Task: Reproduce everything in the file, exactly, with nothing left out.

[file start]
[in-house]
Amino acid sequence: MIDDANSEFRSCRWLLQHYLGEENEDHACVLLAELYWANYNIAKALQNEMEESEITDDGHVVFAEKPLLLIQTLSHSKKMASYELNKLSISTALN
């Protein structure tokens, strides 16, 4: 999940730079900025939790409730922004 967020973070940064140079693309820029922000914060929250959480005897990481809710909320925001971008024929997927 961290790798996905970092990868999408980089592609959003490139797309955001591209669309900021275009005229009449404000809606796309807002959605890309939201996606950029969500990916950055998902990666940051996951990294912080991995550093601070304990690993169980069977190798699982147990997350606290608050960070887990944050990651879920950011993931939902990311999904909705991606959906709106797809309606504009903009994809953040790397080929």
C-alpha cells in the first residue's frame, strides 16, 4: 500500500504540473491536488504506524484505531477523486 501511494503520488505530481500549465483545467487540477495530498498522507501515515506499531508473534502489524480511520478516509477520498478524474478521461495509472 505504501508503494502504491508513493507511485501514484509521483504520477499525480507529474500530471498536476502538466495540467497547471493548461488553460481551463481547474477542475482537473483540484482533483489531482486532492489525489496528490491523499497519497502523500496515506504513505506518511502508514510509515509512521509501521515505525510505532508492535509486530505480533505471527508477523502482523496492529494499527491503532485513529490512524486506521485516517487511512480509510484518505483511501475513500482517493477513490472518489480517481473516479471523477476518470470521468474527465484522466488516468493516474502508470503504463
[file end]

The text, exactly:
[in-house]
Amino acid sequence: MIDDANSEFRSCRWLLQHYLGEENEDHACVLLAELYWANYNIAKALQNEMEESEITDDGHVVFAEKPLLLIQTLSHSKKMASYELNKLSISTALN
């Protein structure tokens, strides 16, 4: 999940730079900025939790409730922004 967020973070940064140079693309820029922000914060929250959480005897990481809710909320925001971008024929997927 961290790798996905970092990868999408980089592609959003490139797309955001591209669309900021275009005229009449404000809606796309807002959605890309939201996606950029969500990916950055998902990666940051996951990294912080991995550093601070304990690993169980069977190798699982147990997350606290608050960070887990944050990651879920950011993931939902990311999904909705991606959906709106797809309606504009903009994809953040790397080929």
C-alpha cells in the first residue's frame, strides 16, 4: 500500500504540473491536488504506524484505531477523486 501511494503520488505530481500549465483545467487540477495530498498522507501515515506499531508473534502489524480511520478516509477520498478524474478521461495509472 505504501508503494502504491508513493507511485501514484509521483504520477499525480507529474500530471498536476502538466495540467497547471493548461488553460481551463481547474477542475482537473483540484482533483489531482486532492489525489496528490491523499497519497502523500496515506504513505506518511502508514510509515509512521509501521515505525510505532508492535509486530505480533505471527508477523502482523496492529494499527491503532485513529490512524486506521485516517487511512480509510484518505483511501475513500482517493477513490472518489480517481473516479471523477476518470470521468474527465484522466488516468493516474502508470503504463